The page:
deGrom will probably miss his next two starts, Collins said. Matz has an outside chance of pitching again this season.
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deGrom is on anti-inflammation medication to eliminate soreness in his right forearm and has been told to rest until well into the coming week. Matz has a tender left shoulder and was sent to Florida on Sunday morning to begin his rehab under controlled circumstances.
"I haven't thrown a ball yet," Matz said as he was about to leave the team on Saturday night. "No long toss, no catch, no nothing. That's what I'm going to start doing down there."
Collins said it will be weeks before the Mets are able to make a determination on a potential return for Matz, who hasn't pitched since Aug. 14.
"We're hoping that it will be well before that," Collins said of deGrom, who made his last start on seven days' rest but completed just five innings in that game, a loss to the Marlins on Thursday.
deGrom has allowed 16 runs on 31 hits and seven walks in his past three starts, posting a 9.82 ERA over 14 2/3 innings in that span.
In the worst-case scenario, Collins is well aware that he may have seen the last of Matz and deGrom for the remainder of the regular season. Still, the Mets aren't quite there yet.
Right-hander Matt Harvey is already out until 2017 after losing feeling in his right arm and right fingers because of a compressed nerve. He had a rib removed to address thoracic outlet syndrome and hasn't pitched since July 4.
On Thursday, deGrom allowed three runs on six hits, walking four, striking out six and throwing 102 pitches. He looked all evening like he was struggling with his command and control, uncharacteristically falling behind most Marlins hitters.
When he walked off the mound, deGrom signaled the Mets' trainers, and unbeknownst to his manager at the time, told them he was having arm issues. An MRI exam on Friday revealed no structural damage.
Still, deGrom, Matz and Harvey are three-fourths of the postseason rotation that pitched the Mets into last year's World Series, where they lost to the Royals in five games.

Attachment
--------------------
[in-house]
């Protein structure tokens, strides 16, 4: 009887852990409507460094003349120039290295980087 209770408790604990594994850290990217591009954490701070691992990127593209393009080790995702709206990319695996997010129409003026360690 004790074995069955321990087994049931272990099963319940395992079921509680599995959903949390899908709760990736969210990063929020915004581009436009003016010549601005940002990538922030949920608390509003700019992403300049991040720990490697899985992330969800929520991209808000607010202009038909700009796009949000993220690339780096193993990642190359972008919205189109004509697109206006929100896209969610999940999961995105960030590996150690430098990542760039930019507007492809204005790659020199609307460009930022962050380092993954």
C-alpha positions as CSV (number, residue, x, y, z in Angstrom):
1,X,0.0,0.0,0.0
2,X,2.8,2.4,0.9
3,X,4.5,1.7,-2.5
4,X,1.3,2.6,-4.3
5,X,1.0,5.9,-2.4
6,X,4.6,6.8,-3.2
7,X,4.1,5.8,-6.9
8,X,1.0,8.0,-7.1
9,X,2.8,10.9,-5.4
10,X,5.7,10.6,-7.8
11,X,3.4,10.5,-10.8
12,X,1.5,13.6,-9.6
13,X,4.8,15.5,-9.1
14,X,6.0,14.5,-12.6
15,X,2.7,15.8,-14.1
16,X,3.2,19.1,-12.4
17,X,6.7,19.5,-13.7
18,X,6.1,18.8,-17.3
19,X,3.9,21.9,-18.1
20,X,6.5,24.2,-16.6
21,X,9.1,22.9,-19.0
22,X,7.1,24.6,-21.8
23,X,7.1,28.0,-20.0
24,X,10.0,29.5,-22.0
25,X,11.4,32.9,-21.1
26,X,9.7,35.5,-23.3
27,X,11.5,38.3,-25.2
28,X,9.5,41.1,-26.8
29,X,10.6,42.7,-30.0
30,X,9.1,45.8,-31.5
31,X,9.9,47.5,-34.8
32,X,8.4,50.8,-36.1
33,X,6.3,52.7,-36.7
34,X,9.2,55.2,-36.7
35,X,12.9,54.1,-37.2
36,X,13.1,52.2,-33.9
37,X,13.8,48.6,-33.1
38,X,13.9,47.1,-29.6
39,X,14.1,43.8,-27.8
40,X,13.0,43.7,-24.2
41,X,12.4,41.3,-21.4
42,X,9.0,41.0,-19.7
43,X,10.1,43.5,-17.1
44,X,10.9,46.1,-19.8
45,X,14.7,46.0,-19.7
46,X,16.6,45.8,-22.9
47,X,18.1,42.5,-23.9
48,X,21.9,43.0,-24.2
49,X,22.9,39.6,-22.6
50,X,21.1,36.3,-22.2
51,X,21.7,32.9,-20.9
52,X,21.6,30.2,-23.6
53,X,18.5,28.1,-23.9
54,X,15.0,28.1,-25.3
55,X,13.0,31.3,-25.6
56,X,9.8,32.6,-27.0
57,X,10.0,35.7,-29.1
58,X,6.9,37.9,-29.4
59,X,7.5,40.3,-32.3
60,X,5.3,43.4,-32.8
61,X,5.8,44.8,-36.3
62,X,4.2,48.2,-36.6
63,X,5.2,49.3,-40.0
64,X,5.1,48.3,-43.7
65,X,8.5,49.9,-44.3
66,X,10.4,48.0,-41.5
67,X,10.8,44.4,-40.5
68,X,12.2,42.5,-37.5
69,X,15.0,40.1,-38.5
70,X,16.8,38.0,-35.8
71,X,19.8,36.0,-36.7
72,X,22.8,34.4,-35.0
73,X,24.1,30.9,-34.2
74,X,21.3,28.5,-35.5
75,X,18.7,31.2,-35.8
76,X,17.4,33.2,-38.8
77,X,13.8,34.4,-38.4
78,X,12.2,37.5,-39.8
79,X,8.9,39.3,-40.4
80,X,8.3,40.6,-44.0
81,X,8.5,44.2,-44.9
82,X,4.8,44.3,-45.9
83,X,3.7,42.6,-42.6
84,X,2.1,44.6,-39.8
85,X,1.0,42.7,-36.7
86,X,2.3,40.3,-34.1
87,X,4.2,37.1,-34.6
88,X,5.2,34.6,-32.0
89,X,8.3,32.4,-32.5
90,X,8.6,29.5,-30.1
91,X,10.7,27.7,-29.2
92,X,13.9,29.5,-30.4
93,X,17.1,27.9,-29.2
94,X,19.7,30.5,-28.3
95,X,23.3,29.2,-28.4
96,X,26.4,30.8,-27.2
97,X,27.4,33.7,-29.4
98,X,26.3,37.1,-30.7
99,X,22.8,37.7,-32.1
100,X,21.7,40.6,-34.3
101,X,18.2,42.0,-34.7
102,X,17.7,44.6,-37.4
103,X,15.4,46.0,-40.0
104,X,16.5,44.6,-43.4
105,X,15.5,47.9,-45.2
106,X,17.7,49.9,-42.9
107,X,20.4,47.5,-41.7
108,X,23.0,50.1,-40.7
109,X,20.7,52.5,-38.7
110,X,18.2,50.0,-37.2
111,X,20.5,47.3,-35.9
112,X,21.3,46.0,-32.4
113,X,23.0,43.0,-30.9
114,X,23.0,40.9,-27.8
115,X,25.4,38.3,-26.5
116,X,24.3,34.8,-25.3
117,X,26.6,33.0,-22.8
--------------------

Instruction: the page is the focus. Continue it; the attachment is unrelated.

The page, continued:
So don't blame Collins if there are anxious days ahead as he awaits further news on deGrom.
When asked where deGrom is in his recovery, Collins said:
"He's resting now. We wanted him to rest and to take four days of some medicine to see if we can calm this down. Probably Wednesday we'll start to see where he's at, and we'll go from there."
For his part, deGrom was wandering around the clubhouse on Sunday like a little kid looking for something to do.
deGrom claimed he "felt good" when asked about his condition.
Obviously, this is not where Collins wants to be so late in the season with so much on the line. He has a healthy Noah Syndergaard and Bartolo Colon, followed by rookies Seth Lugo and Robert Gsellman, and young righty Rafael Montero. The latter three have combined to make six Major League starts this season.
All have contributed well as the Mets have made a spirited run for the NL's second Wild Card spot, climbing from 5 1/2 games back to only 1 1/2 games out heading into their game on Sunday night.
But Collins knows that the Mets will go only as far as their starting pitching will take them. And two more times through the rotation with the current alignment of starters is going to eat up 40 percent of the remaining schedule.
Looking on the brighter side, the Mets continue to develop Major League-caliber pitchers who can fill in when circumstances on the big league club are dire.
"I credit our Minor League staff with keeping these guys coming," Collins said. "We made so many trades last year where we lost such quality pitching, you weren't sure what was left. I'll tell you what, there are still some good arms coming. We've asked them to step up, and they've stepped up.
"You can only create opportunities when you're going through what we're going through. The players have to decide: 'Here's my chance.' They've done a great job since they've been up here."
The question is whether that will continue.